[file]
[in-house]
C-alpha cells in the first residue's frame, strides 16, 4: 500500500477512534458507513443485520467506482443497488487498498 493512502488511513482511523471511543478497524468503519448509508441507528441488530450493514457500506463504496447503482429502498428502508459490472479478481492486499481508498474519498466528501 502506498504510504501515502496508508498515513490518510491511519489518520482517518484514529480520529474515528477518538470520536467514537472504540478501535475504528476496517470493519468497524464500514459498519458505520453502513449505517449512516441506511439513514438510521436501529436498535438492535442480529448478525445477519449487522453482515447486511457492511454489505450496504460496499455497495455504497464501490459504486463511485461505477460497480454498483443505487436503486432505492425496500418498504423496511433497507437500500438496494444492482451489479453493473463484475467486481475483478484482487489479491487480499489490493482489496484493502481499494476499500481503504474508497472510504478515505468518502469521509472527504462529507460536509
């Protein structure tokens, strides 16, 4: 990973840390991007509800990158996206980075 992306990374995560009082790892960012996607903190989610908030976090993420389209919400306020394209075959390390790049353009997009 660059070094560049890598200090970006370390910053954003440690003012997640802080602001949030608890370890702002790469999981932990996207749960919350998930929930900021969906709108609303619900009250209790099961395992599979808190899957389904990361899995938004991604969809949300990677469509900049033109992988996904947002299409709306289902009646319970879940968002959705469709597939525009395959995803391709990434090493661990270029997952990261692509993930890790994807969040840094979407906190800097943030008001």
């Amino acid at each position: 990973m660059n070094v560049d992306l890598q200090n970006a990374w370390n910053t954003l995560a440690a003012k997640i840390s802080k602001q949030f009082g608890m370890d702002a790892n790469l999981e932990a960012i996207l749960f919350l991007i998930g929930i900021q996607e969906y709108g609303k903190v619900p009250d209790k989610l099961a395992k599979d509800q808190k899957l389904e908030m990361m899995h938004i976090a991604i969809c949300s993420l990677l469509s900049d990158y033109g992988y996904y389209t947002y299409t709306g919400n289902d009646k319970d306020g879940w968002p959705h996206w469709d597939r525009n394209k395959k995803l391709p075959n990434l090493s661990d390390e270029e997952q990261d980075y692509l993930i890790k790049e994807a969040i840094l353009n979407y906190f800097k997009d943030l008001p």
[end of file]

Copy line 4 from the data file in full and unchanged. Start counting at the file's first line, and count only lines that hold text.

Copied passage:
């Amino acid at each position: 990973m660059n070094v560049d992306l890598q200090n970006a990374w370390n910053t954003l995560a440690a003012k997640i840390s802080k602001q949030f009082g608890m370890d702002a790892n790469l999981e932990a960012i996207l749960f919350l991007i998930g929930i900021q996607e969906y709108g609303k903190v619900p009250d209790k989610l099961a395992k599979d509800q808190k899957l389904e908030m990361m899995h938004i976090a991604i969809c949300s993420l990677l469509s900049d990158y033109g992988y996904y389209t947002y299409t709306g919400n289902d009646k319970d306020g879940w968002p959705h996206w469709d597939r525009n394209k395959k995803l391709p075959n990434l090493s661990d390390e270029e997952q990261d980075y692509l993930i890790k790049e994807a969040i840094l353009n979407y906190f800097k997009d943030l008001p």